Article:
Russian Hackers Used New Backdoors To Spy On European MFA

Dubbed “LunarWeb” and “LunarMail” these novel backdoors are attributed to the Turla cyberespionage group, believed to be aligned with Russian interests

by Mihir Bagwe May 16th, 2024

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Researchers recently uncovered two new backdoors implanted within the infrastructure of a European Ministry of Foreign Affairs (MFA) and its diplomatic missions.

Slovakian cybersecurity firm ESET who found these two new backdoors dubbed “LunarWeb” and “LunarMail,” attributed them to the Turla cyberespionage group believed to be aligned with Russian interests.

Turla has operated since at least 2004, possibly starting in the late 1990s. Linked to the Russian FSB, Turla primarily targets high-profile entities like governments and diplomatic organizations in Europe, Central Asia and the Middle East. Notably, they have breached significant organizations such as the US Department of Defense in 2008 and the Swiss defense company RUAG in 2014.

Researchers believe the Lunar toolset that has been used since at least 2020 is an addition to the arsenal of Russia-aligned cyberespionage group Turla based on the similarities between the tools’ tactics, techniques, and procedures (TTPs) and past activities.

LunarWeb Backd: Used to Navigate the Digital Terrain

LunarWeb backdoor stealthily infiltrates servers, establishing its foothold within the targeted infrastructure. Operating covertly, it communicates via HTTP(S) while mirroring legitimate traffic patterns to obfuscate its presence.

Concealment is key in LunarWeb’s playbook. For this the backdoor used steganography technique. This backdoor covertly embeds commands within innocuous images, effectively evading detection mechanisms.

LunarWeb’s loader, aptly named LunarLoader, showcases remarkable versatility, the researchers noted. Whether masquerading as trojanized open-source software or operating in standalone form, this entry point demonstrates the adaptability of the adversary’s tactics.

LunarMail: Used to Infiltrate Individual Workstations

LunarMail takes a different approach as compared to LunarWeb. It embeds itself within Outlook workstations. Leveraging the familiar environment of email communications, this backdoor carries out its spying activities remaining hidden amidst the daily deluge of digital correspondence that its victims receive on their workstations.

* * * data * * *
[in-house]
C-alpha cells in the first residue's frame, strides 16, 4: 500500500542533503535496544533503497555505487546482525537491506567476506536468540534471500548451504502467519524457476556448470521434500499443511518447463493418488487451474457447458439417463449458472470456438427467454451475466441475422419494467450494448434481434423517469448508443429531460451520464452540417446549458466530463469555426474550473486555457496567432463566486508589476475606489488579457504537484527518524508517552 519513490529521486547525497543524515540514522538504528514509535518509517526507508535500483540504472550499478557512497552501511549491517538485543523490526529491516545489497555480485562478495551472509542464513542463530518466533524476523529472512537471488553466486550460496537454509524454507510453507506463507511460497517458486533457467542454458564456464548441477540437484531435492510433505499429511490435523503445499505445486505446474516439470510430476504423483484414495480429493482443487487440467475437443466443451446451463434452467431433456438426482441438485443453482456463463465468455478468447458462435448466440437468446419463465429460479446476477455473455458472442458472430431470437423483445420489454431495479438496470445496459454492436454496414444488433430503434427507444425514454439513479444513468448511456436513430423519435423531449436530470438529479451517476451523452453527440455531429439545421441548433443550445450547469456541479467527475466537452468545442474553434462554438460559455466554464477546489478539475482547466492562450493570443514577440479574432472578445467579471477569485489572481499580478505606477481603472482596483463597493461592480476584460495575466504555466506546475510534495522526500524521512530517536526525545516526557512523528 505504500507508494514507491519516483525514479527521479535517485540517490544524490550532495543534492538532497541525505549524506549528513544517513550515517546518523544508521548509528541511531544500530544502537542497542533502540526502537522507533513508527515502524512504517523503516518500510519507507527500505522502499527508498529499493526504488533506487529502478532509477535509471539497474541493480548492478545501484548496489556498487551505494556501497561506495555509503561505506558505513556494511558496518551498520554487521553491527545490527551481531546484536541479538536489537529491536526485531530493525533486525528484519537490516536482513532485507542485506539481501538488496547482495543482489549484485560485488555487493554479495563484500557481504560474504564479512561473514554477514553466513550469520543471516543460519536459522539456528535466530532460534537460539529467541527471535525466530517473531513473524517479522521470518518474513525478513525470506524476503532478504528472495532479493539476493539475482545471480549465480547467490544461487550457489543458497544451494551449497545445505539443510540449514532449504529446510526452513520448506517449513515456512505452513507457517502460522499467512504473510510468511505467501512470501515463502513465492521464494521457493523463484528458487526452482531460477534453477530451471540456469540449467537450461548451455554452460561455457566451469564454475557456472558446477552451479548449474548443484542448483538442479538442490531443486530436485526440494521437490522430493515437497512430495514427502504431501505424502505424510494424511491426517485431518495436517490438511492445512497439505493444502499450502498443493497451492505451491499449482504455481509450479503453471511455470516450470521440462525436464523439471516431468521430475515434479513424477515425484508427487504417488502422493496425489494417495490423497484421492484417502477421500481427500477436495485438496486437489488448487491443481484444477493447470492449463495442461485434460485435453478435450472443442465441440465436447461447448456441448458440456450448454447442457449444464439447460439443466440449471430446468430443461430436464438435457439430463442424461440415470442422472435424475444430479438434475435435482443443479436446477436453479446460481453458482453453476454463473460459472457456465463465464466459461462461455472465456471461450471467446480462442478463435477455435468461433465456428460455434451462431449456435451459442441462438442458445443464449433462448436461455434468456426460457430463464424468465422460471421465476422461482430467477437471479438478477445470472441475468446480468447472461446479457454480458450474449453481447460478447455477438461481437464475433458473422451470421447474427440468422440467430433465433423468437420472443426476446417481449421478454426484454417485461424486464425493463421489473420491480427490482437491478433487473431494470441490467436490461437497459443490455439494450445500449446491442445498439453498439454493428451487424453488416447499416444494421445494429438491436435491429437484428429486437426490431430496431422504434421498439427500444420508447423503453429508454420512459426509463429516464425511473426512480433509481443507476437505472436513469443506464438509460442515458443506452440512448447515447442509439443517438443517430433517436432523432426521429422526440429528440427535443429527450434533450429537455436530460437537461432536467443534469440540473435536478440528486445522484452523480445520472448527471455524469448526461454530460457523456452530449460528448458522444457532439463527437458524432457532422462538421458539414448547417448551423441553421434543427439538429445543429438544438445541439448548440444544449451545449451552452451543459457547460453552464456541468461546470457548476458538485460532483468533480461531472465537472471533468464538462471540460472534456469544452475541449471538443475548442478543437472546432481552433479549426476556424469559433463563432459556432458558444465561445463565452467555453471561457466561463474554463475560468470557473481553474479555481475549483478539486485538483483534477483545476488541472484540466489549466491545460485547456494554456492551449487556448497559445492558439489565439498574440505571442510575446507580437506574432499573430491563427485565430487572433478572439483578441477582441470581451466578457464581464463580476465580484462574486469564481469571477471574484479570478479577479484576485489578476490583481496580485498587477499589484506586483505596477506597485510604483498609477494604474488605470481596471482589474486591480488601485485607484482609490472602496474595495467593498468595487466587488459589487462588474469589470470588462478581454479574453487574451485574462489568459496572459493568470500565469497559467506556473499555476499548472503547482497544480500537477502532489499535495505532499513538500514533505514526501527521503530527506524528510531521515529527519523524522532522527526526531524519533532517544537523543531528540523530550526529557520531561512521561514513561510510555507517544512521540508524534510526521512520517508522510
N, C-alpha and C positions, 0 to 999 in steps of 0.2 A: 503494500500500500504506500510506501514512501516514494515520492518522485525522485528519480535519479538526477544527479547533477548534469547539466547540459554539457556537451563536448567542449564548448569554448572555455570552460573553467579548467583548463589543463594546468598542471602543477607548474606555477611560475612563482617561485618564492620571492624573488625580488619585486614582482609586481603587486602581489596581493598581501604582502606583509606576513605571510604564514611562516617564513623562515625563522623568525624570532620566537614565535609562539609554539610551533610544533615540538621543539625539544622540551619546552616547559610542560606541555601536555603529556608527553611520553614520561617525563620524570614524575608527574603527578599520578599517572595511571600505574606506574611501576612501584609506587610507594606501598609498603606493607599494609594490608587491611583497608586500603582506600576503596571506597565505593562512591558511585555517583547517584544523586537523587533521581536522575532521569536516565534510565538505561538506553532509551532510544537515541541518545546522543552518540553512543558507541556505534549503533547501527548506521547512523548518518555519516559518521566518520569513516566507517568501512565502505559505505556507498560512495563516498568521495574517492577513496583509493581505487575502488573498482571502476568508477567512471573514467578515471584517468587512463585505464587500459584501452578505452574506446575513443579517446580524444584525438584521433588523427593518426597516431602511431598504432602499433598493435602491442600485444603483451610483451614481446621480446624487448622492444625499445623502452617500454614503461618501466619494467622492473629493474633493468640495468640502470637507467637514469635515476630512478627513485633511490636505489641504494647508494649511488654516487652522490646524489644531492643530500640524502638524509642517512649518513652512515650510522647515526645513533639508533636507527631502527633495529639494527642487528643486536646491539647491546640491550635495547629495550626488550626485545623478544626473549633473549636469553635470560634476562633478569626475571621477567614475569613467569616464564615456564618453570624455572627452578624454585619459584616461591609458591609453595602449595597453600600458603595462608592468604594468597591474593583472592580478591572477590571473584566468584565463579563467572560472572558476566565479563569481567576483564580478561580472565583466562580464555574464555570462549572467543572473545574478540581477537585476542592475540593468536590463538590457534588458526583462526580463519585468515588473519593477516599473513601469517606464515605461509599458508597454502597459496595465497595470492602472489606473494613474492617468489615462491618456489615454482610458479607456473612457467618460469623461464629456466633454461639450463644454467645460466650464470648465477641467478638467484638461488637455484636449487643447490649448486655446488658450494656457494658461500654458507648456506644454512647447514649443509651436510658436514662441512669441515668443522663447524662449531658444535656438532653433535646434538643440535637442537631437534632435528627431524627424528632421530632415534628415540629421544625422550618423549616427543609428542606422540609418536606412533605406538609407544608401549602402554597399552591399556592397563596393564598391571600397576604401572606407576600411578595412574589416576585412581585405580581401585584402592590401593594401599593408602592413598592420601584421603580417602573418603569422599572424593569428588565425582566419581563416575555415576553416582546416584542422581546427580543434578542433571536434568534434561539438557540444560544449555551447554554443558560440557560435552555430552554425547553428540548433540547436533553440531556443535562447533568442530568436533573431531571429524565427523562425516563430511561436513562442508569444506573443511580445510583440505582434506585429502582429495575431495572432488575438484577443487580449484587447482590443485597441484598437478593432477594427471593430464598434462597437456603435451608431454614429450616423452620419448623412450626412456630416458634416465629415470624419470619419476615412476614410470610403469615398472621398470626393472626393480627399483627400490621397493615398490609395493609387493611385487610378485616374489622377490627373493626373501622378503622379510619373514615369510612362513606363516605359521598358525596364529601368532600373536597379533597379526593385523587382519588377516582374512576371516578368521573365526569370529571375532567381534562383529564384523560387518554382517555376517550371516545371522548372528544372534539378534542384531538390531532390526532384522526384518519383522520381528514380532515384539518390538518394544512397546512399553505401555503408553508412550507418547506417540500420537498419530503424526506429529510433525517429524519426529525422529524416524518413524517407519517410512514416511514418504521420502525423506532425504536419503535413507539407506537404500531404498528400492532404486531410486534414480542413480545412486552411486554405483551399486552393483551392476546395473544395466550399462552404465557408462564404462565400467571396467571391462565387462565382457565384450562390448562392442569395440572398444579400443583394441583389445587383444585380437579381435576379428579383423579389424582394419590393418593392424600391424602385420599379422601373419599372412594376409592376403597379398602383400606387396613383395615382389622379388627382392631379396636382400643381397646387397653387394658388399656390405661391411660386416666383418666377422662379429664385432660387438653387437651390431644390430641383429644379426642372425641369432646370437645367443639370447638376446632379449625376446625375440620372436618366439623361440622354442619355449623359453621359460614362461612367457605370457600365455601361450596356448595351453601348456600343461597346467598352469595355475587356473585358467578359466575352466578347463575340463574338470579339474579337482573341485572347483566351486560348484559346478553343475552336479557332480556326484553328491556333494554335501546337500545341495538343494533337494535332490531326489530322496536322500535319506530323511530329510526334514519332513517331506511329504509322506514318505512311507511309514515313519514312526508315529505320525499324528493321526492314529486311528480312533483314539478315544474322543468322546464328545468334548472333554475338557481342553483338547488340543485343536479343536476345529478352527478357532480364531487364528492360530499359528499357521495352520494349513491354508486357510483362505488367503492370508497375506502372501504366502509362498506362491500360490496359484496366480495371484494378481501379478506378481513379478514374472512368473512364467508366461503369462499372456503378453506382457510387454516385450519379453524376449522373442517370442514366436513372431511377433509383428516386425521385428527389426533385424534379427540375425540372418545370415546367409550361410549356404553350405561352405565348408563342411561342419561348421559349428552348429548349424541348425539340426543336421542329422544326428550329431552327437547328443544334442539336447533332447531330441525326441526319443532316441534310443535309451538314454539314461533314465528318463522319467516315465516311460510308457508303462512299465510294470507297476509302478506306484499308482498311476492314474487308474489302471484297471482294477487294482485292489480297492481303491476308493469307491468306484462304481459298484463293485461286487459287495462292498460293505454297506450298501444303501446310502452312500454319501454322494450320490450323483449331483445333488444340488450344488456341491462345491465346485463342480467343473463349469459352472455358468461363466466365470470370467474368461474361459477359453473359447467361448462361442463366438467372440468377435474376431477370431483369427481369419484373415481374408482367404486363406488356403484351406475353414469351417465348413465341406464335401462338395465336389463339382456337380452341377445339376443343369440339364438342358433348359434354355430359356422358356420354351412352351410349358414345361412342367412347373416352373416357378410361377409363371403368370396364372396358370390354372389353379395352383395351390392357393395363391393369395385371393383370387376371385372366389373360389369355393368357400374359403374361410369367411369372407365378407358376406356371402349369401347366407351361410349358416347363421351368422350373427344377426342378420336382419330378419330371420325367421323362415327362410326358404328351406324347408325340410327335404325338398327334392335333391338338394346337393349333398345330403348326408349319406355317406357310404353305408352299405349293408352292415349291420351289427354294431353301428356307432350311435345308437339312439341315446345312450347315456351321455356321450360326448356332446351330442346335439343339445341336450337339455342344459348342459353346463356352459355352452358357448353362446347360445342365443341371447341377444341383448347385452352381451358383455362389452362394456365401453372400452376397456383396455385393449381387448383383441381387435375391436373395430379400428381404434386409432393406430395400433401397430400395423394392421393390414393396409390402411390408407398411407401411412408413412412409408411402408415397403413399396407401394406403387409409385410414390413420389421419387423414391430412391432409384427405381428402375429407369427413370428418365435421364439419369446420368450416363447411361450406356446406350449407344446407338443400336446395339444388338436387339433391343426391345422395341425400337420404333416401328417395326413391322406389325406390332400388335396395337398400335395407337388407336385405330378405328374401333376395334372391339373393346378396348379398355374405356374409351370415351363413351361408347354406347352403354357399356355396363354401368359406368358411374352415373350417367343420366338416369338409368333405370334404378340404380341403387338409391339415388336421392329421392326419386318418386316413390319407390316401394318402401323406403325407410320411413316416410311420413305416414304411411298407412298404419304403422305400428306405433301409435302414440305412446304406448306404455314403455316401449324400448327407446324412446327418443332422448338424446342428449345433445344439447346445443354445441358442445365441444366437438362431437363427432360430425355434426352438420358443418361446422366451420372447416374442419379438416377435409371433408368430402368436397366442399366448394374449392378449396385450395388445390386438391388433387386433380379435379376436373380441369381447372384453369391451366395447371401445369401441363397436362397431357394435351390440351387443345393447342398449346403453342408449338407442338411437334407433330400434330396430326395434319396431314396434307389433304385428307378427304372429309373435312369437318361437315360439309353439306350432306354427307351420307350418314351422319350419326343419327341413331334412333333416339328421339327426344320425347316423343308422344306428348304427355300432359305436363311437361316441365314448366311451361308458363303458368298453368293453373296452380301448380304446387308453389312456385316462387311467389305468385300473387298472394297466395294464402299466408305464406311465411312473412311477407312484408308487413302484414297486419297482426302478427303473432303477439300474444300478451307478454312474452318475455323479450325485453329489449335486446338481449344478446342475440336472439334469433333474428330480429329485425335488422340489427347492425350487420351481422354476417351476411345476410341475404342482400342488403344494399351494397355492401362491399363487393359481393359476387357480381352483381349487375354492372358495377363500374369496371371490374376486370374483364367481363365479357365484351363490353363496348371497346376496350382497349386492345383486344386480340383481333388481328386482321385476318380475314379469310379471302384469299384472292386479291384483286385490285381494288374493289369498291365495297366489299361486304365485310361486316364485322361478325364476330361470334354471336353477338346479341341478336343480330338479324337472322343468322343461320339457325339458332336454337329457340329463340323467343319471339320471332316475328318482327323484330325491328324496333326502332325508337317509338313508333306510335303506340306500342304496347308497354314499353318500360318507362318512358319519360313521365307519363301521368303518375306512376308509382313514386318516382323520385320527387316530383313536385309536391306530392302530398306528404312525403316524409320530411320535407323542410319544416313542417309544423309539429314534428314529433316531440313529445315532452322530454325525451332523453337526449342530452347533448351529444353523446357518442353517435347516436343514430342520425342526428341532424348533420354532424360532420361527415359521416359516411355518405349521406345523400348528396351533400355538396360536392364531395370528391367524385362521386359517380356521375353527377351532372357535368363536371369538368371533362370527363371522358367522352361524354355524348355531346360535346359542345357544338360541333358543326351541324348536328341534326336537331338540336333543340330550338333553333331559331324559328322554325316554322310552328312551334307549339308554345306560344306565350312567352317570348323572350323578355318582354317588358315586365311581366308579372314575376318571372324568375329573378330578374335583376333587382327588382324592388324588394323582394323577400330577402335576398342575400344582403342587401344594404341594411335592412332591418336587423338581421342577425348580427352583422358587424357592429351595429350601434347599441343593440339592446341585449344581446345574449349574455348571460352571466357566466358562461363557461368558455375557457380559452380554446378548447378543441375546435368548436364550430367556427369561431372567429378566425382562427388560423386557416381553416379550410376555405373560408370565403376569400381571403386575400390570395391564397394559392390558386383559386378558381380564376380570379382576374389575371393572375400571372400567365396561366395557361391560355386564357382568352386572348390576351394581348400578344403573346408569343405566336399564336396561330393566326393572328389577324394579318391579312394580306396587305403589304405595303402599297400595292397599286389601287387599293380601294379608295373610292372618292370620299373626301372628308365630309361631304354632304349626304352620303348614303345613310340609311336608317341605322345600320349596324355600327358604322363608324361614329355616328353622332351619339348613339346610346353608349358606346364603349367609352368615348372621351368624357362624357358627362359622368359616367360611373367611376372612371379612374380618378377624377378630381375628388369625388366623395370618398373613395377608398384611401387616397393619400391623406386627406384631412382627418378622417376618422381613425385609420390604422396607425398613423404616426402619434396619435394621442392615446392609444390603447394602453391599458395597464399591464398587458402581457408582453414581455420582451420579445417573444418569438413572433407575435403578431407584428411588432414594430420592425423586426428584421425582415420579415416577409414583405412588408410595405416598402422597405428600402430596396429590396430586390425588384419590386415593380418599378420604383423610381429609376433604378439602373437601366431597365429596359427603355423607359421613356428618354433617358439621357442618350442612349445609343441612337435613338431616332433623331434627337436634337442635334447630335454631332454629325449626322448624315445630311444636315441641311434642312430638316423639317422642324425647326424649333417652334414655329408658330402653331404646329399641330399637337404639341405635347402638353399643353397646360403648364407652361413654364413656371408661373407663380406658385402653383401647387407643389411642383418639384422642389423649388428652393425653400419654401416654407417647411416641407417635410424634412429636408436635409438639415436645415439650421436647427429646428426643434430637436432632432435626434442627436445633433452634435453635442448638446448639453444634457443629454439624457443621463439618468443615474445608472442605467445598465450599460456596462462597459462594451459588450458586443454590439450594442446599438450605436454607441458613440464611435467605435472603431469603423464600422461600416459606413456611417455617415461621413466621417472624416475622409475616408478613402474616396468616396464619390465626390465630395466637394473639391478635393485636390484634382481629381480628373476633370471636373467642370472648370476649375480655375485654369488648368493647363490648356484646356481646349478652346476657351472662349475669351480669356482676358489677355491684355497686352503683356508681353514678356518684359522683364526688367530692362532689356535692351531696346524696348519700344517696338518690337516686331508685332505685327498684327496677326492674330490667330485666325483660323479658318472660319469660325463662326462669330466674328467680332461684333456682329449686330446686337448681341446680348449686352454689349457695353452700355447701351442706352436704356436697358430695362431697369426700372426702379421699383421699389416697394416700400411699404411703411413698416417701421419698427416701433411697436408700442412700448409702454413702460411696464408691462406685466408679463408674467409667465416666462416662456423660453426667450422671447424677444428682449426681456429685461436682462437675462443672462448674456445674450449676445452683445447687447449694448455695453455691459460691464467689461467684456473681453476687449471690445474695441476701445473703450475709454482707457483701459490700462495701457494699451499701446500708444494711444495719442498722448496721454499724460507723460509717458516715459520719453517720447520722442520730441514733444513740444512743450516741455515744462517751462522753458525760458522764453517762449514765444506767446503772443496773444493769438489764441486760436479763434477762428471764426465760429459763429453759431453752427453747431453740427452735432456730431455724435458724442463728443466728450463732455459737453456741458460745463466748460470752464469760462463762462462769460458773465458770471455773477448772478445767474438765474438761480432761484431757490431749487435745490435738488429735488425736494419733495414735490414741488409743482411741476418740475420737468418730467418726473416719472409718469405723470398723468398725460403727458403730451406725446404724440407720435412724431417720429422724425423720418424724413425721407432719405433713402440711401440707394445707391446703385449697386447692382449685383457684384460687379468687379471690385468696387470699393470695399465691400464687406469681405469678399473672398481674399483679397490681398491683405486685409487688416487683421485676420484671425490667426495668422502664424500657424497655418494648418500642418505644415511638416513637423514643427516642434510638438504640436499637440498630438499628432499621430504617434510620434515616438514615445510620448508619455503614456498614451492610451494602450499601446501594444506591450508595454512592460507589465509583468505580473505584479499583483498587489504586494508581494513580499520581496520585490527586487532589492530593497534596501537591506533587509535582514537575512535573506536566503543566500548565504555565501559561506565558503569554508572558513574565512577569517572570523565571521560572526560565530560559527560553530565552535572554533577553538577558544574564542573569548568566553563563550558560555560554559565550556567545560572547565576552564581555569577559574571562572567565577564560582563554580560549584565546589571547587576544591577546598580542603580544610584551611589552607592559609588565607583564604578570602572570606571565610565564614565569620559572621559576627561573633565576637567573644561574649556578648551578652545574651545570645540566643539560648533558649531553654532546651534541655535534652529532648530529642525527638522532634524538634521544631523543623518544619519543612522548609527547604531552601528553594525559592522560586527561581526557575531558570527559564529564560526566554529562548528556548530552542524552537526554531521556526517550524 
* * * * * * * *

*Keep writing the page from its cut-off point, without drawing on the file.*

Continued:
LunarMail Operation (credit: ESET)

On first run, the LunarMail backdoor collects information on the environment variables, and email addresses of all outgoing email messages. It then communicates with the command and control server through the  Outlook Messaging API to receive further instructions.

LunarMail is capable of writing files, setting email addresses for C&C communication, create arbitrary processes and execute them, take screenshots and more.

Similar to its counterpart, LunarMail harnesses the power of steganography albeit within the confines of email attachments. By concealing commands within image files, it perpetuates its covert communication channels undetected.

LunarMail’s integration with Outlook extends beyond mere infiltration. It manipulates email attachments, seamlessly embedding encrypted payloads within image files or PDF documents which facilitates unsuspicious data exfiltration.

Initial Access and Discovery

The initial access vectors of the Turla hackers, though not definitively confirmed, point towards the exploitation of vulnerabilities or spearphishing campaigns. The abuse of Zabbix network monitoring software is also a potential avenue of compromise, the researchers said.

The compromised entities were primarily affiliated with a European MFA, which meant the intrusion was of a strategic nature. The investigation first began with the detection of a loader decrypting and running a payload from an external file, on an unidentified server.

This was a previously unknown backdoor, which the researchers named LunarWeb. A similar attack chain with LunarWeb was then found deployed at a diplomatic institution of a European MFA but with a second backdoor – named LunarMail.

In another attack, researchers spotted simultaneous deployments of a chain with LunarWeb at three diplomatic institutions of this MFA in the Middle East, occurring within minutes of each other.

“The attacker probably had prior access to the domain controller of the MFA and utilized it for lateral movement to machines of related institutions in the same network,” the researchers noted.

The threat actors displayed varying degrees of sophistication in the compromises. The coding errors and different coding styles used to develop the backdoors suggested that “multiple individuals were likely involved in the development and operation of these tools.”

Russian State Hackers Biggest Cyber Threat

Recently, Google-owned Mandiant in a detailed report stated with “high confidence” that Russian state-sponsored cyber threat activity poses the greatest risk to elections in regions with Russian interest including the European Union, the United Kingdom and the United States.

Russia’s approach to election interference is multifaceted, blending cyber intrusion activities with information operations aimed at influencing public perceptions and sowing discord.

Russian state-aligned cyber threat actors target election-related infrastructure for various reasons including applying pressure on foreign governments, amplifying issues aligned with Russia’s national interests, and retaliating against perceived adversaries. Groups like APT28 and UNC4057 conduct cyber espionage and information operations to achieve these objectives, Mandiant said.


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